The decision of whether or not to enter treatment for alcohol and drug addictions should not have to be financial in nature. However, for most Americans, the finances of a drug treatment program are a very real issue. One way to pay for treatment for yourself or a loved one is to determine whether your insurance carrier includes it in their benefits. You might be surprised how many policies now have at least some coverage for drug treatment. The costs associated with the effects of drug and alcohol abuse over long periods can cost far more than the treatment itself.
Questions You Need to Ask Your Insurance Provider
Each policy is different and depends upon which coverage selections were made when the policy was created. If your policy comes through employment, the company you work for determined the coverage based upon how much they wanted to pay for their share, as well as how much the employees could reasonably afford for their premiums.
By asking the right questions, you can find out exactly what kind of and how much coverage exists for drug treatment.
- Does the policy cover inpatient, outpatient, residential or all treatment options?
Some policies are set up on a prerequisite basis. For instance, you may have inpatient residential coverage, but it is only available after intensive outpatient services have been exhausted and failed. Another type of coverage might cover medical detox, but not residential care after the detox period has been completed.
These are important questions to ask prior to admitting yourself or a loved one into facility. If insurance is unable to pay, you may be on the hook for the remaining bill or you may even be forced to leave if the facility cannot verify your ability to pay.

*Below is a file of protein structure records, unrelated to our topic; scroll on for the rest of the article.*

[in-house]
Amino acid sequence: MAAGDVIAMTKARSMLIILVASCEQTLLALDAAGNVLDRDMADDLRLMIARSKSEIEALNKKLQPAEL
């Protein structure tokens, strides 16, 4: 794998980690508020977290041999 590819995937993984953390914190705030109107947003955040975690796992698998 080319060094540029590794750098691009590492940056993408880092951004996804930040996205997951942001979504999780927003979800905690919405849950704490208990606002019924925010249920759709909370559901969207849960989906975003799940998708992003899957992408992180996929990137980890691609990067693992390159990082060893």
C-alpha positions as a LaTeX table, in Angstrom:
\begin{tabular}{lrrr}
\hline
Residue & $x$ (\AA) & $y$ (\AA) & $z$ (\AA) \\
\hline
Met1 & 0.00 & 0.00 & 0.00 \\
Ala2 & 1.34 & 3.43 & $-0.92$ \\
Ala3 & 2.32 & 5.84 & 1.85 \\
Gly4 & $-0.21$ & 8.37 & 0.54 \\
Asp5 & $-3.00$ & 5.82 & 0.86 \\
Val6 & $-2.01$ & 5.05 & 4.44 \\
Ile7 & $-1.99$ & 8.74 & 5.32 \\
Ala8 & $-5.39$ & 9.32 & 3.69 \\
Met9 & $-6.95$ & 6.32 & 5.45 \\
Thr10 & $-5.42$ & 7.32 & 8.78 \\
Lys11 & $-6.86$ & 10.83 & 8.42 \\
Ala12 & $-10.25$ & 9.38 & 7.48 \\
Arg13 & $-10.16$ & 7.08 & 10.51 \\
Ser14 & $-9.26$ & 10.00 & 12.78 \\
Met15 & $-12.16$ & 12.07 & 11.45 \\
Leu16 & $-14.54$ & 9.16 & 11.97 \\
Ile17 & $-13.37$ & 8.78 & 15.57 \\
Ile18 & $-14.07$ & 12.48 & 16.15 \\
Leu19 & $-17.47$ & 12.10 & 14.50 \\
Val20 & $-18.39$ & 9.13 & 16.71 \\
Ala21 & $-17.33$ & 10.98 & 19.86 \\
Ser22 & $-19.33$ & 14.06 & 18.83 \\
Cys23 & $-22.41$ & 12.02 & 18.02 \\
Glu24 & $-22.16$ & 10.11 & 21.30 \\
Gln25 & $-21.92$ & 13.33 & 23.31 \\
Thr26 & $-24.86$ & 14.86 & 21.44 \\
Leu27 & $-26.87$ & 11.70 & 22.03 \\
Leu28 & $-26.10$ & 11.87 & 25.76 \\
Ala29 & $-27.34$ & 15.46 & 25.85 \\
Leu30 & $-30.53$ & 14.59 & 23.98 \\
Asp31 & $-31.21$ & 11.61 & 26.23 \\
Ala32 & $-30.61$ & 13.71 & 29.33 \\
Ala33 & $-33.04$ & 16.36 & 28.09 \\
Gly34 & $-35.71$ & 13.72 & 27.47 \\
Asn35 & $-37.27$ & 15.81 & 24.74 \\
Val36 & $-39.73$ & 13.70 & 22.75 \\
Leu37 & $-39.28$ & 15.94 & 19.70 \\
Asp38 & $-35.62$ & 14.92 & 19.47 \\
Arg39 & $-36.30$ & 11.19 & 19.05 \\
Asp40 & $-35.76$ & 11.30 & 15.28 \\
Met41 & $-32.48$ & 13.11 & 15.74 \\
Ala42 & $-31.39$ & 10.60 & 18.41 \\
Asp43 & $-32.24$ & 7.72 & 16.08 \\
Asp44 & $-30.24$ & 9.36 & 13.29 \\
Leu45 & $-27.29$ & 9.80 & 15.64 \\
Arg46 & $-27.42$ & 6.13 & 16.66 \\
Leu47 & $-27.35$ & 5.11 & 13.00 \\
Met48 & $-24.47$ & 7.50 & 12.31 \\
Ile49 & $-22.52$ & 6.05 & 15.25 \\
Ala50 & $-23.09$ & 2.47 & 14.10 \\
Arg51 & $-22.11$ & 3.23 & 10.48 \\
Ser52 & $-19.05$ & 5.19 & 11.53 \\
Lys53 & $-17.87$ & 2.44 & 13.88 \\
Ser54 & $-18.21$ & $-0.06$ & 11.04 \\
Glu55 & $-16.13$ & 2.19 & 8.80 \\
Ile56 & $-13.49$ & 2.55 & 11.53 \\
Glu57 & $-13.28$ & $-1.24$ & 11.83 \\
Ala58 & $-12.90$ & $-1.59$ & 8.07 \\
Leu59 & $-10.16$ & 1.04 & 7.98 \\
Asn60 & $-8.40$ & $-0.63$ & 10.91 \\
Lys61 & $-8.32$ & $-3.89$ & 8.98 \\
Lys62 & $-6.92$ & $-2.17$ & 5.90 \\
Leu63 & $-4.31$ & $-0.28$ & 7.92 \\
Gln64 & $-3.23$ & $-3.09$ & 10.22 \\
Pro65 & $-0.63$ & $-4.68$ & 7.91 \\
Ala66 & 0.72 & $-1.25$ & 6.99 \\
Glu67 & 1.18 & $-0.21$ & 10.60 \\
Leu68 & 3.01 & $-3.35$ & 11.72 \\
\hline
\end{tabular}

- Does the policy cover “extras”?
Some treatment centers are set up like hospitals, and others are set up like five-star hotels and resorts. Choosing a five-star resort-style rehab when your insurance only covers the medically necessary expenses can put a serious crimp in your budget. For instance, a regular rehab center might charge $400 per day for a room, while one of the more exclusive centers might charge $1,000 per day. Your insurance company may pay the exclusive facility, but they are only going to pay the $400 of which they approve. The remaining $600 per day would then come out of your budget after you’ve completed rehab. In most cases, without the proven ability to pay, the upscale rehab center may ask you to transfer to a more medicinal setting that your insurance is more likely to cover.
- Does the policy allow for alternative therapies?
Many rehab treatment centers have incorporated alternative therapies like equine, art and music, martial arts or sound therapy into their daily routines. There is a chance that the providers of these services are independent contractors who will bill your insurance for each session. You’ll need to know if your insurance will cover this type of activity before you attend the sessions so you aren’t presented with a large, unexpected bill at the end of your treatment term.